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With a Tumultuous Redshirt Season Behind Him Damien Jefferson Used the Summer League Stage to Show Off His Unheralded Skill Set

With a Tumultuous Redshirt Season Behind Him Damien Jefferson Used the Summer League Stage to Show Off His Unheralded Skill Set

Thomas Edison once said, “Many of life’s failures are people who did not realize how close they were to success when they gave up.”

Success on the court by any objective measure hasn’t come yet for Creighton redshirt sophomore Damien Jefferson. But had his story been written last fall when he arrived on campus after his freshman season at New Mexico it would have revealed the struggles of a young college basketball player faced with the reality of trying to fit in at a new school, in a new town, and in a system not necessarily suited to highlight the skill set he had on day one.

To top it all off, he also would have to wait a year before he could ever suit up in a meaningful game. Yes, Jefferson’s time in Omaha seemed to be coming to end before it even had a chance to begin. Not only could he not play, but he also couldn’t travel with the team. Then he got injured, so practice was now taken out of the equation, which made him separate himself from the team even more. He didn’t talk on the court and when he was away from it, he opted to be alone in his room most of the time instead of hanging out with his teammates.

“When I first got here everything was kind of tough for me from the style of play to the way Coach Mac coached,” Jefferson said. “It was tough for me to get into a groove with everything. I was telling myself at first that I didn’t know how I was going to keep up with these guys.”

“I was definitely frustrated. I couldn’t even tell you how many times I called my parents and told them that I can’t do this. It was tough. It was very tough. I have been playing my whole life and I have never had to sit out a whole year. I knew it was going to be tough, but I didn’t know if I could do this. I didn’t know anybody and I wasn’t talking to anybody and it was tough for me. I felt like I didn’t belong. Everybody was cool with each other and I didn’t really talk to anybody so I didn’t know how I was going to get through this.”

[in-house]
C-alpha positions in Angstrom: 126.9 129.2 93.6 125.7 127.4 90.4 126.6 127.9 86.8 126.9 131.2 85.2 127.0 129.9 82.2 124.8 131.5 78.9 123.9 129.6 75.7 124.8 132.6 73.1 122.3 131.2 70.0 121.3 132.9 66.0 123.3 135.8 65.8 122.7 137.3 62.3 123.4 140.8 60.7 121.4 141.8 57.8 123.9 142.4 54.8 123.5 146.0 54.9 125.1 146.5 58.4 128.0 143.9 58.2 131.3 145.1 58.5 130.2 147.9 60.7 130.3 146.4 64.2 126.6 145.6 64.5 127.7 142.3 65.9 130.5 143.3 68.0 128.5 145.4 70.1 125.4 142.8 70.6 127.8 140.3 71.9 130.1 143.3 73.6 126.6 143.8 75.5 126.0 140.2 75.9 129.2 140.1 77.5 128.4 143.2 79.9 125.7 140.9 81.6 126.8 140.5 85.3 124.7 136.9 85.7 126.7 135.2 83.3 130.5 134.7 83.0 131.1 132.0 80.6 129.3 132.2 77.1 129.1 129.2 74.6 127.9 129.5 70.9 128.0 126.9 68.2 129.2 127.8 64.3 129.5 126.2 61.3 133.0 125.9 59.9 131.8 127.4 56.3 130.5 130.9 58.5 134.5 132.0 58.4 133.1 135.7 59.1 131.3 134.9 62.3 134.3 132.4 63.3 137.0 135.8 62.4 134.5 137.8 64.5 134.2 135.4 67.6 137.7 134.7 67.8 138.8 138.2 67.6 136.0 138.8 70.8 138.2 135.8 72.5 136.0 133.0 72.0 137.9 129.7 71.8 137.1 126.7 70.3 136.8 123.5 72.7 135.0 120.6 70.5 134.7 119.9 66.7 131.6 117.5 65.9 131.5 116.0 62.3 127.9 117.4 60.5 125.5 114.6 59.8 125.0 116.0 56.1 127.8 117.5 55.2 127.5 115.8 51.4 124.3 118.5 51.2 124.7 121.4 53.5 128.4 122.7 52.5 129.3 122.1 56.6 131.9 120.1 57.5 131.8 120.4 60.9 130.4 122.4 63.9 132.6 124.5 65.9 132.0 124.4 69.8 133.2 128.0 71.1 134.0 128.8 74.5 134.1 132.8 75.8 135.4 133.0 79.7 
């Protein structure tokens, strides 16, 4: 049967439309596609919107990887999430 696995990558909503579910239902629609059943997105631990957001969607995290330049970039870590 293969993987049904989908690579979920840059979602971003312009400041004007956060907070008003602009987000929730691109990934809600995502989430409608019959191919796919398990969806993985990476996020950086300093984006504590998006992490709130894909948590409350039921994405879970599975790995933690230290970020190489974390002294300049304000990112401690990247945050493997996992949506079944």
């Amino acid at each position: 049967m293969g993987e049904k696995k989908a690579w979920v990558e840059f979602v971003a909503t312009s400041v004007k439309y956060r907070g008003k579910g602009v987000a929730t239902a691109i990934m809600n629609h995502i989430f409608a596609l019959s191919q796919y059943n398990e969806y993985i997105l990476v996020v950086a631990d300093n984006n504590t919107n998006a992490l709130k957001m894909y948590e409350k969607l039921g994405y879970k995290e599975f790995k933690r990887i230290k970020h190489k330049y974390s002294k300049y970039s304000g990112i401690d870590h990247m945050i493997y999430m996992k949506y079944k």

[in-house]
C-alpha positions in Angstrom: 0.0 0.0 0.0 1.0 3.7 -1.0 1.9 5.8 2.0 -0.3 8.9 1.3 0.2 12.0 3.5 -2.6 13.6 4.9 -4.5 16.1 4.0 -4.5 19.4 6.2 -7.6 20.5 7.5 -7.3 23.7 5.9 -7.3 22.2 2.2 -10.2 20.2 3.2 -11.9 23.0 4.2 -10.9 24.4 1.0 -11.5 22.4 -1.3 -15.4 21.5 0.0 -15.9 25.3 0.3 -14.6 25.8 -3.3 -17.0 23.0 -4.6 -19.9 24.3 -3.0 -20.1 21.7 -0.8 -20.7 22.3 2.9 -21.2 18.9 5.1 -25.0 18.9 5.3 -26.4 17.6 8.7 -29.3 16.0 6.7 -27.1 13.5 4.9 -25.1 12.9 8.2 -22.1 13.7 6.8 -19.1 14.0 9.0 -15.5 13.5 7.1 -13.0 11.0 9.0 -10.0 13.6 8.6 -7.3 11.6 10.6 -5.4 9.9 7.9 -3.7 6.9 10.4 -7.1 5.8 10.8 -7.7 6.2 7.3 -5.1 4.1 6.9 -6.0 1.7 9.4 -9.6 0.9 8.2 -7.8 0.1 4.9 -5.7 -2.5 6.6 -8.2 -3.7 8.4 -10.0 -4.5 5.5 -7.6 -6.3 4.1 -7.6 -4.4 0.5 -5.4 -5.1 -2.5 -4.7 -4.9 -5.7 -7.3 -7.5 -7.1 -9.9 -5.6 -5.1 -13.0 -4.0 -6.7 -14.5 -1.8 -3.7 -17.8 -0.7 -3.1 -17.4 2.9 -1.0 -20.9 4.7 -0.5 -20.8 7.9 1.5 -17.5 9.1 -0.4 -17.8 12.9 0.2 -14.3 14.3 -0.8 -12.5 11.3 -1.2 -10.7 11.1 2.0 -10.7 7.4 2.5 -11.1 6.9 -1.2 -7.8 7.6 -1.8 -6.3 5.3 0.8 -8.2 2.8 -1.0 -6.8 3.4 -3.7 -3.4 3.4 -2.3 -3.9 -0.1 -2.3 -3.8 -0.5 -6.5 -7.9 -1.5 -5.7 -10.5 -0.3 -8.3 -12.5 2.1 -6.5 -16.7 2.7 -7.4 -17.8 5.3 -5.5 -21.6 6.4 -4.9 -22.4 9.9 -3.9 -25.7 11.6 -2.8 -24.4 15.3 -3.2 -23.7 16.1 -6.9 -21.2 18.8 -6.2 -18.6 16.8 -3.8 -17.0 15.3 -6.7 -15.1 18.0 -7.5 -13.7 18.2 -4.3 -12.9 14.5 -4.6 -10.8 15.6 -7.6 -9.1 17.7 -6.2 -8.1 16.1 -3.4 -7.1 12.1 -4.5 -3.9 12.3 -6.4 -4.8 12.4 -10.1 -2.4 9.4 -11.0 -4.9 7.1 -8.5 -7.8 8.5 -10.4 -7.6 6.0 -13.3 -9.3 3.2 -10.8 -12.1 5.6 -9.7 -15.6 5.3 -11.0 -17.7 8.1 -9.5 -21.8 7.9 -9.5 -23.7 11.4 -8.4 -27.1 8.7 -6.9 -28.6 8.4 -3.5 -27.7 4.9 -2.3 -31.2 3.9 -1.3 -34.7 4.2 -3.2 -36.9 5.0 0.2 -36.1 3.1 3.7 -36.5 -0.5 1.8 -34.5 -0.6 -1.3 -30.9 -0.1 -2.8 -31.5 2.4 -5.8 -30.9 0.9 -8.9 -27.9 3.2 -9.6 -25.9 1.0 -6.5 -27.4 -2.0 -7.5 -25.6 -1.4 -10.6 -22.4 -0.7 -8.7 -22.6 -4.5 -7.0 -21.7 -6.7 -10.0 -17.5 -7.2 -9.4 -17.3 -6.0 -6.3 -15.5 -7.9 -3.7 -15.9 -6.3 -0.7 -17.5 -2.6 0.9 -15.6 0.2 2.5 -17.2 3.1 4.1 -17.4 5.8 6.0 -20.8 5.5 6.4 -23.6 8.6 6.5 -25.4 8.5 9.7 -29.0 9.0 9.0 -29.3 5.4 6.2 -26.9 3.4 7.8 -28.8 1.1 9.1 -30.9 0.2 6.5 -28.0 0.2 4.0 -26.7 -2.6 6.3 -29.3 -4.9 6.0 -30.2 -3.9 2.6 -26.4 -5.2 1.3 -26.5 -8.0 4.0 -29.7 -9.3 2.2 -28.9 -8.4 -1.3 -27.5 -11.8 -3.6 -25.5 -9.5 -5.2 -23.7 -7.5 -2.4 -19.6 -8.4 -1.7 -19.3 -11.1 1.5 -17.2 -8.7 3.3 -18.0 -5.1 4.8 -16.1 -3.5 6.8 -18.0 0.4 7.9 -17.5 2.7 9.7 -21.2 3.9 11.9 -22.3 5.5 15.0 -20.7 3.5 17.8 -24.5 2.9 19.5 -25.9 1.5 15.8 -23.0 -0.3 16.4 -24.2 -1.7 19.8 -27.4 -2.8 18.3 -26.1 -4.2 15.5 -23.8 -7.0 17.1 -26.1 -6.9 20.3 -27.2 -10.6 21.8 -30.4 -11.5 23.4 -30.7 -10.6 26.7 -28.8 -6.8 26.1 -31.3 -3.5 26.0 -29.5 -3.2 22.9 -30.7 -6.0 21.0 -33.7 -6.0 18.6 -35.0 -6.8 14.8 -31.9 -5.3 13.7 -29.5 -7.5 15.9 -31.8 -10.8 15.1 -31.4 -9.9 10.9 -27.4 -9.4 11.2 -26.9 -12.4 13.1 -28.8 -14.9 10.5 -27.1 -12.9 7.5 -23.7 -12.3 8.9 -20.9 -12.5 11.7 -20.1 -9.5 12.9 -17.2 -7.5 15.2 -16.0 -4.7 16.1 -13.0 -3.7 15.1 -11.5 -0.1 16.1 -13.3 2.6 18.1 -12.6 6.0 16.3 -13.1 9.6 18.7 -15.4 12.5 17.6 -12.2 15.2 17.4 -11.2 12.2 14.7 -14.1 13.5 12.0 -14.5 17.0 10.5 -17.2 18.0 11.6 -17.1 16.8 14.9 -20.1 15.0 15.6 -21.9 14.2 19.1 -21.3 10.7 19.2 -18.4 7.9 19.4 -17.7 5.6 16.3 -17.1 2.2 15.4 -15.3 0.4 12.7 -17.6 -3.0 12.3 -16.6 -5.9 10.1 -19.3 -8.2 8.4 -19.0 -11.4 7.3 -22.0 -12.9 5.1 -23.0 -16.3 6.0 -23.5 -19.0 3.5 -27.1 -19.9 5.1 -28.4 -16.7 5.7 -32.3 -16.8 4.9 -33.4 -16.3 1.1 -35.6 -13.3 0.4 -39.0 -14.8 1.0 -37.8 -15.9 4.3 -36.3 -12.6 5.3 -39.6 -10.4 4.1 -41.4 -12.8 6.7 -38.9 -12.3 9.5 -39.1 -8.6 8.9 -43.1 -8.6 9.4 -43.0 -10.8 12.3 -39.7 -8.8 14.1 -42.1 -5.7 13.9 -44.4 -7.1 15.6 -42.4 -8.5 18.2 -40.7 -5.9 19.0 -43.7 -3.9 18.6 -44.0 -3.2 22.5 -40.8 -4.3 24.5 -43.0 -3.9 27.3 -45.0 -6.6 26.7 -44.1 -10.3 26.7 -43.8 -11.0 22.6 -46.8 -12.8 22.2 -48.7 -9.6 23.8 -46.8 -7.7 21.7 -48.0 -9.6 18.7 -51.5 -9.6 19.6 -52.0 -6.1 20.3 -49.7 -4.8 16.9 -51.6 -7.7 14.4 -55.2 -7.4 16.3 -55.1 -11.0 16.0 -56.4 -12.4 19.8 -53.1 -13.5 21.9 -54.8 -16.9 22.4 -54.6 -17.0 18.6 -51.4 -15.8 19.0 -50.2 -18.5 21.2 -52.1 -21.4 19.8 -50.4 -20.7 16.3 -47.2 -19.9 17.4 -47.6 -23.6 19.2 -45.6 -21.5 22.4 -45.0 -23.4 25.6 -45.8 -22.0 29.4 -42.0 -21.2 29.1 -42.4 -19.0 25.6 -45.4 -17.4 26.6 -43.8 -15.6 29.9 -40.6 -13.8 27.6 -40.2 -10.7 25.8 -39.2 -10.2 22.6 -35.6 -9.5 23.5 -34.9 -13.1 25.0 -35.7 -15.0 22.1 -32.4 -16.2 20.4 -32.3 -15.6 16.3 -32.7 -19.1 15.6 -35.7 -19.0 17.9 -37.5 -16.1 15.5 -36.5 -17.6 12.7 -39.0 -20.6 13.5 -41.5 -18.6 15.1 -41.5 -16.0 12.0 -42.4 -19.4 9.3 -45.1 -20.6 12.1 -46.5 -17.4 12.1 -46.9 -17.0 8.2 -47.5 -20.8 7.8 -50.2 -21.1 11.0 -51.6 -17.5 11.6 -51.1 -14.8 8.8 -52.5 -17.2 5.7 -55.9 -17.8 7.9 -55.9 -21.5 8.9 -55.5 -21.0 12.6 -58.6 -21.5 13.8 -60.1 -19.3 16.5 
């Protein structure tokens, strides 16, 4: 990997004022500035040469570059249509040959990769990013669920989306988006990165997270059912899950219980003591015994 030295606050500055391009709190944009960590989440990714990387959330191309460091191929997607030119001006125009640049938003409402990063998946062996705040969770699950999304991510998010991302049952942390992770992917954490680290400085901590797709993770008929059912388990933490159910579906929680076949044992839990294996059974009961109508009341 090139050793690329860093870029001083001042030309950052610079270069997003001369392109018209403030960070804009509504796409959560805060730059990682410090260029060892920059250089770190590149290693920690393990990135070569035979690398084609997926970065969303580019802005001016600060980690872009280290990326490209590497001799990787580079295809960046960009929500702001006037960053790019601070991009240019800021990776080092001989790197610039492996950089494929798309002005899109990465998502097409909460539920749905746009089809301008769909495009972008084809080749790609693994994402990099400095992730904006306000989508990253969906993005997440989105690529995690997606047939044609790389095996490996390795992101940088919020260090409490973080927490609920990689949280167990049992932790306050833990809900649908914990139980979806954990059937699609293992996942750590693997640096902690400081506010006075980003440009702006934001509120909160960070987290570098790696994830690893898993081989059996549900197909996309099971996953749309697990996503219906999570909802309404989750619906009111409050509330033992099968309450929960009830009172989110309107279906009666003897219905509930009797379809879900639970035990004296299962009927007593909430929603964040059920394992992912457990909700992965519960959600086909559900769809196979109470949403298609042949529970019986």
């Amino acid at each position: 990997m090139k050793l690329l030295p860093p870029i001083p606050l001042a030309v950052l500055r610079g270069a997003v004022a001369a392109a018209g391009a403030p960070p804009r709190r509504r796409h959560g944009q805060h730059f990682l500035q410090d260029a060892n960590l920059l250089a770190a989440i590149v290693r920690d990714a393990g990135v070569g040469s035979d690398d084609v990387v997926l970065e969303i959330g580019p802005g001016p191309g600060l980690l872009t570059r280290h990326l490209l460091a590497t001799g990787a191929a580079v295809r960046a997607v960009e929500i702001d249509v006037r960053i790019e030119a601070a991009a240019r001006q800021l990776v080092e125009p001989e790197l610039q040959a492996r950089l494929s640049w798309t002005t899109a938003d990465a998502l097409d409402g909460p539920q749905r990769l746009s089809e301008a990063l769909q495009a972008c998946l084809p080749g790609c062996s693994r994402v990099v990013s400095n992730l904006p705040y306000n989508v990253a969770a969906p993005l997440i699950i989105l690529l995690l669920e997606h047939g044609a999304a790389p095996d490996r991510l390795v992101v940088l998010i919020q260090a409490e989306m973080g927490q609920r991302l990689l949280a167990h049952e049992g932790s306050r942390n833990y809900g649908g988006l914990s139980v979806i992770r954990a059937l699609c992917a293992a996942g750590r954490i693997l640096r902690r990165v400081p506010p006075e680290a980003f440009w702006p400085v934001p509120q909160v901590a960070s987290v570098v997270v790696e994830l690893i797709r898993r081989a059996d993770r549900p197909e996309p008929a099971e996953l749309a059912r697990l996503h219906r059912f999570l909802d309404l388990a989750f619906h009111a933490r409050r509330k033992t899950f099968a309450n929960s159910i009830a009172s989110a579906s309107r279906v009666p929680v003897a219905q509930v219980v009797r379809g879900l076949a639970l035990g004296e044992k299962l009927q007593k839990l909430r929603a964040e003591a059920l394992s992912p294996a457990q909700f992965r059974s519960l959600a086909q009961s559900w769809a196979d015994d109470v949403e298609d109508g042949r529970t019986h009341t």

Jefferson’s struggles didn’t go unnoticed by his head coach.  However,  after months of trying to get everything pointed in the right direction, Greg McDermott sent him home for Christmas break with a decision to make.

“I think ‘disappointed’ would be the word I would use to describe my feelings of him at Christmas time,” McDermott said. “I just don’t think he was engaged mentally or emotionally. I think he had a really difficult time dealing with the new surroundings and the fact that he couldn’t play basketball for over a year. We had a heart to heart and he had to decide whether he wanted to be here or not.”

Although it seemed at the time like going separate ways may have been what was best for both parties, something just wouldn’t let Jefferson give up that easily.

“I wanted to, but I couldn’t let myself do that,” he said. “I was fighting my confidence as a basketball player, but there was something in me that wouldn’t let me quit. I couldn’t let my parents down and I couldn’t let myself down.”

Jefferson did a complete 180 after making the decision to stick it out at Creighton. He got back to full strength and became Khyri Thomas’ number one assignment on the scout team. He had more energy on the floor, he was talking trash, improving his game, and engaging with his teammates off the court, specifically Marcus Foster. As a former transfer himself, Foster, now an All-Big East performer and team leader, offered Jefferson a up-close look at the type of player, teammate, and person that he wanted to become at Creighton.

“Hanging out with Marcus changed everything,” Jefferson said. “We would hang out at his apartment or go to get food and just talk about the whole process. He told me to just stay in the gym every day and take advantage of the time I was off. He said I would never get this year back so I shouldn’t waste this time, and I feel like that was most impactful thing he could have said to me — other than all of the trash he talks on the court, because that brings the best out of me, too.”